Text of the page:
(Note in the “Also see…” 3.0 archive below, Teamcast provided an ATSC 3.0 exciter to the Korean Broadcasting System to evaluate the developing transmission standard.)
Note also that Fred Baumgartner has contributed a three-part series on how ATSC 3.0-based broadcasting is crucial to video distribution in an ecosystem of proliferating device types and content preferences:
January 4, 2016
“Part I: April SBE Ennes Workshop to Focus on ATSC 3.0”
The relationship between broadcasting and technology is a deep one that defines us as broadcast engineers.
January 12, 2016
“Part II: ATSC 3.0 Brings Flexibility of IP to Broadcast”
The hardest part of the ATSC 3.0 proposed broadcast standard to get one’s head around is probably the IP transport piece.
January 28, 2016
“PART III: Where Does ATSC 3.0 Fit in a Multichannel Universe?”
Two stakeholders that might not be so excited about ATSC 3.0 include the radio access network (RAN) carriers (the providers of wireless data services) and multichannel video programming distributors.
January 13, 2016
“James O’Neal Reports on ATSC 3.0 Tests At CES 2016”
ONE Media, Pearl TV, Samsung, TeamCast and Sinclair Broadcast Group teamed up to transmit 4K video from a mountain-top low-power transmitter 13 miles from the Las Vegas Convention Center, and displayed on the show floor and in a demo suite in the Wynn Hotel.
January 13, 2016
“Doug Lung on ATSC 3.0, Two-Way ENG and New Mic RFs”
I thought it would be a good time to take a look at new technology trends. Three areas that attracted my attention are ATSC 3.0 (no surprise), two-way ENG and new technology for wireless microphones.
Janaury 6, 2016
“KHMP-LD Delivers Live HDR 4KTV in ATSC 3.0 at CES”
The broadcast, from Las Vegas station KHMP-LD’s transmitter on Nevada’s Black Mountain, is delivering clear 4K HDR content, received for the first time on LG’s new ATSC 3.0-enabled receivers at the Las Vegas Convention Center.
January 5, 2016
“TeamCast Delivers ATSC 3.0 Digital TV Exciter to KBS”
The exTra3.0 is a real-time, standalone terrestrial exciter that supports ATSC 3.0, which is designed to transmit 4K/UHD content.
December 23, 2015
“The ATSC 3.0 Physical Layer—Bootstrap Basics”
Doug Lung parses the 3.0 physical layer.
December 23, 2015
“Q&A: Technicolor’s Alan Stein on Las Vegas ATSC 3.0 Tests”
Technicolor contributed content and prototype reception technology to the simulations, which took place last month in Las Vegas with Sinclair Broadcast Group and ONE Media.
December 15, 2015
“ATSC 3.0 Audio: A Big Bet?”
The debate centers on the two remaining candidates under consideration for the audio codec, AC-4, proposed by Dolby Laboratories, and MPEG-H, supported by the MPEG Audio Alliance.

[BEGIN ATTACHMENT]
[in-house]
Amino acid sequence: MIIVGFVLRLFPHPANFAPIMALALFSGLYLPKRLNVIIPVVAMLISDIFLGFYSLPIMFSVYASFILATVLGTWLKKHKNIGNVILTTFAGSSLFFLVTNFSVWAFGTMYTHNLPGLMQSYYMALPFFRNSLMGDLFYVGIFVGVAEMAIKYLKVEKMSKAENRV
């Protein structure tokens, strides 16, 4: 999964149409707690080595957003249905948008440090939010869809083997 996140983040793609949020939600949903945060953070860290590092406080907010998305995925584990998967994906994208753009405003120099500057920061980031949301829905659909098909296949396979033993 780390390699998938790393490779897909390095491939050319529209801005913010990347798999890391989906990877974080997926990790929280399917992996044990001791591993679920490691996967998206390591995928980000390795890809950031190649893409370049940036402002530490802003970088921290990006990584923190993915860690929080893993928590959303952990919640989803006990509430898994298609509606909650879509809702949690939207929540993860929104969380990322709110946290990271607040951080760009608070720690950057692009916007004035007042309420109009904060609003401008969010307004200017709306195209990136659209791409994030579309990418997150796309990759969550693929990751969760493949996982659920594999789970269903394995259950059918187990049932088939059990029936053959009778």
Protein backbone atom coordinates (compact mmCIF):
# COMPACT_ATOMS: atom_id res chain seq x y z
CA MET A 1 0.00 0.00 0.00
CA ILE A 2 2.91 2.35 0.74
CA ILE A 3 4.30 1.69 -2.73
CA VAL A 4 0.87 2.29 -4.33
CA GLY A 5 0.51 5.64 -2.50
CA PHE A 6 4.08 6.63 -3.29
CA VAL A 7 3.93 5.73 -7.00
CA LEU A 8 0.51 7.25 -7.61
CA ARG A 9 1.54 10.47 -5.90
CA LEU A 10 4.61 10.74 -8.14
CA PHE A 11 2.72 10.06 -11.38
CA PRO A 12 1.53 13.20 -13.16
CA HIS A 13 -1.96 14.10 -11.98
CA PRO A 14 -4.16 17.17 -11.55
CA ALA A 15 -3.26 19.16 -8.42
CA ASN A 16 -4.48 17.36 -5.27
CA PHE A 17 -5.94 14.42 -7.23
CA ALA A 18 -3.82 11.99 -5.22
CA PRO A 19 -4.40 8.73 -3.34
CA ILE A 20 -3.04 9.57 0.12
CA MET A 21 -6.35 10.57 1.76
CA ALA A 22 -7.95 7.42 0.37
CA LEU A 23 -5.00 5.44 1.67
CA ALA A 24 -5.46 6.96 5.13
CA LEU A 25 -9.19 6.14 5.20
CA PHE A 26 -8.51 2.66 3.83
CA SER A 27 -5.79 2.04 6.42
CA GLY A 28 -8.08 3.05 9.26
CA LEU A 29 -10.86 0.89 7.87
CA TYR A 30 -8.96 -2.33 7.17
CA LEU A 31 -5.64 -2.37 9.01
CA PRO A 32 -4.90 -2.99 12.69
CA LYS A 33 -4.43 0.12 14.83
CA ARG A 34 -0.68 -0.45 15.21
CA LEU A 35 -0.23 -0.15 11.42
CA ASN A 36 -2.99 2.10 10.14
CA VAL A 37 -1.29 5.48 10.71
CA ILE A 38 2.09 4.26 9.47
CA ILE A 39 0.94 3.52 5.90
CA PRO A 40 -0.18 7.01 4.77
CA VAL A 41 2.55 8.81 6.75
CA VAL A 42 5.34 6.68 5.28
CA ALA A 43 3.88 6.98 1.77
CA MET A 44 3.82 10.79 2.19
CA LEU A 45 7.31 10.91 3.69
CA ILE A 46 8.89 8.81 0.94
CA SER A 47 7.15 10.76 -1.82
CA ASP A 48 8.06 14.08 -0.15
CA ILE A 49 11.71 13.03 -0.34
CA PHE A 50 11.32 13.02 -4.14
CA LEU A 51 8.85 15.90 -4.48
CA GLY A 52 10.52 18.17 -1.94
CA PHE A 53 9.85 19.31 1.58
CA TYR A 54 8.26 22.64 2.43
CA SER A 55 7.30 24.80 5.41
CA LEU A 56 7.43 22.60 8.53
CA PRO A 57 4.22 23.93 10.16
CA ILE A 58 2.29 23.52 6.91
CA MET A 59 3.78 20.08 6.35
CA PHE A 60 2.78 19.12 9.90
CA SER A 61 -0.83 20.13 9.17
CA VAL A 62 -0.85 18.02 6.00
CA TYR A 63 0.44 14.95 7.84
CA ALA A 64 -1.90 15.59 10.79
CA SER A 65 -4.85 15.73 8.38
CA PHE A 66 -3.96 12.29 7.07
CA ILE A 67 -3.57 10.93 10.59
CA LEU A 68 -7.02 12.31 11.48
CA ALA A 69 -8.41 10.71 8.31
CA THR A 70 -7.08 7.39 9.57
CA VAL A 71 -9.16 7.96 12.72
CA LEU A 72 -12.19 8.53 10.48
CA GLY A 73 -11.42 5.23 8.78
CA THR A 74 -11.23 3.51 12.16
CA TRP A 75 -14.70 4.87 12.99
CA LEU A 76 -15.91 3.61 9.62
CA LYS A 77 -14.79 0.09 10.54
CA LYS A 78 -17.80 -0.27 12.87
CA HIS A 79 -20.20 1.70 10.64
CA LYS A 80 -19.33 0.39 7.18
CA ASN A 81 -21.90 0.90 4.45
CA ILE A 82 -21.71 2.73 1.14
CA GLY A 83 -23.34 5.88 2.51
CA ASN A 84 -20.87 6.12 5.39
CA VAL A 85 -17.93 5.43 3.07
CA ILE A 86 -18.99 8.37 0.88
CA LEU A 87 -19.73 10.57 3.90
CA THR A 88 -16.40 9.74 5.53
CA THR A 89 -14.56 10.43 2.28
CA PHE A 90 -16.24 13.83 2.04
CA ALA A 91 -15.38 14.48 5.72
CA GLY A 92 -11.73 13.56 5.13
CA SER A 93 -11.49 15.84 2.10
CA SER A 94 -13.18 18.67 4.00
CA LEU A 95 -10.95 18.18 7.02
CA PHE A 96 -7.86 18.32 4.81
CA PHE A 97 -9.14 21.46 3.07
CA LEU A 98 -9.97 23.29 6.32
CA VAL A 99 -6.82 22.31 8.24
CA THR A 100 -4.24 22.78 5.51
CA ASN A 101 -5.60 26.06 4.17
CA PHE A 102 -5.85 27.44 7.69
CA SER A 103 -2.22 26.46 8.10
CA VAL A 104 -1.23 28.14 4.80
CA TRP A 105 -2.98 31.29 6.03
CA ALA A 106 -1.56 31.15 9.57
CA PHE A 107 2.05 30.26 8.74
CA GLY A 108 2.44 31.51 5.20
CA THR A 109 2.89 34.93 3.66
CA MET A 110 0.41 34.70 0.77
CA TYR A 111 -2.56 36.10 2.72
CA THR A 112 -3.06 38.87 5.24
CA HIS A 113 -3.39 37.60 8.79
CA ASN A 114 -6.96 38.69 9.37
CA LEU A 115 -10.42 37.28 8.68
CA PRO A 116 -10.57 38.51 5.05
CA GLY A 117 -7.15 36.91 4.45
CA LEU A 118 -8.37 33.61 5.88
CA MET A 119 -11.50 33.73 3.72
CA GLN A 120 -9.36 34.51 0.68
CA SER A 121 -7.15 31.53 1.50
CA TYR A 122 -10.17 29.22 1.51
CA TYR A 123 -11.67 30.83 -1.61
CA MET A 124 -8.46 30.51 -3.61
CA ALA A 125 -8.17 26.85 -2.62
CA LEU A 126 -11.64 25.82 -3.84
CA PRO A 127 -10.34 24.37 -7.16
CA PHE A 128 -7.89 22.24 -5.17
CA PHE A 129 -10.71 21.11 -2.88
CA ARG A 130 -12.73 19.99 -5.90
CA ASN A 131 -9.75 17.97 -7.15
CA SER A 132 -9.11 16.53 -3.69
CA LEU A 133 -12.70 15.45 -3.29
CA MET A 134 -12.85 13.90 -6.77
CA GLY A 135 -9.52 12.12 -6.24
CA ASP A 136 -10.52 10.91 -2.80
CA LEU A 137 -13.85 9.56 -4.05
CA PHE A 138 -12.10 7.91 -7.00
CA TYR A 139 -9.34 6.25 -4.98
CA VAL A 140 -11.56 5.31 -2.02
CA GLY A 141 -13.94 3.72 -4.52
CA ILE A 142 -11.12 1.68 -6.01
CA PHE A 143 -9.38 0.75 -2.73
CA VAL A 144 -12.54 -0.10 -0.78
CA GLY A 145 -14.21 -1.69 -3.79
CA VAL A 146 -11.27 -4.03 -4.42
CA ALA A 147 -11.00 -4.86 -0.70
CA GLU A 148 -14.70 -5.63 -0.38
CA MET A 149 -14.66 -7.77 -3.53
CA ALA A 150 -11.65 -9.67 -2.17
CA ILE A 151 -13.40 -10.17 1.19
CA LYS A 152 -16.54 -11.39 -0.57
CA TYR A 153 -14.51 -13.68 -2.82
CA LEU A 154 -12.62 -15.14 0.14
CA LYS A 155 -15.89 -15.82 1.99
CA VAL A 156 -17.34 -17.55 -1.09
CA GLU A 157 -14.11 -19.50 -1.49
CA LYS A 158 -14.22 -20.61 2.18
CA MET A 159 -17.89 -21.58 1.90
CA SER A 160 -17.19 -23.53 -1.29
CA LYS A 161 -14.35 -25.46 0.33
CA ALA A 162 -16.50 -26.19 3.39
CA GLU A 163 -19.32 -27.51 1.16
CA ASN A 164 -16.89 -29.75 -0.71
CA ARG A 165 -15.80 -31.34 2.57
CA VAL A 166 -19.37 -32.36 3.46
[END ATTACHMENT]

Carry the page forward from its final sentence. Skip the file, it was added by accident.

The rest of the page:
December 3, 2015
“Sinclair Demos HDR 4KTV Over ATSC 3.0 in Vegas”
Sinclair Broadcast Group, along with subsidiary One Media and Technicolor, report they have successfully transmitted high-dynamic range 4KTV over the air using the proposed ATSC 3.0 standard and a prototype reception device.
November 17, 2015
“ATSC 3.0 DTV Standard Gets Far East ‘Test Drive’”
The engineers were convened “to confirm a common understanding of the ATSC 3.0 specifications A/321, A/322 and other relevant standards, and/or working drafts.”
October 7, 2015
ATSC 3.0: Mark Richer Details Phys Layer CS
The ATSC achieved a significant milestone last week with the elevation of the ATSC 3.0 Physical Layer to Candidate Standard status. TV Technology asked ATSC President Mark Richer to provide more details on the technology and the process…
September 29, 2015
“Samsung, LG, Contributed Technology to ATSC 3.0 Candidate Standard”
Both Korean electronics giants have been integral in developing the U.S. broadcast standard.
September 21, 2015
“ATSC 3.0 Tested With 4K, Mobile in Korea by LG, SBS”
Korean broadcaster SBS partnered with LG Electronics for the country's first live over-the-air broadcast of 4K Ultra HD signals using technologies behind the ATSC 3.0 TV broadcast standard.
September 2, 2015
“Voting on ATSC 3.0 Physical Layer Standard Begins“
Ballots were sent out on Aug. 31 and over the next four weeks members of the TG3 Technology Group will vote on whether to approve or not approve the Physical Layer to Candidate Standard status.
July 13, 2015
“Inside the Cleveland Futurecast ATSC 3.0 Transmission Tests”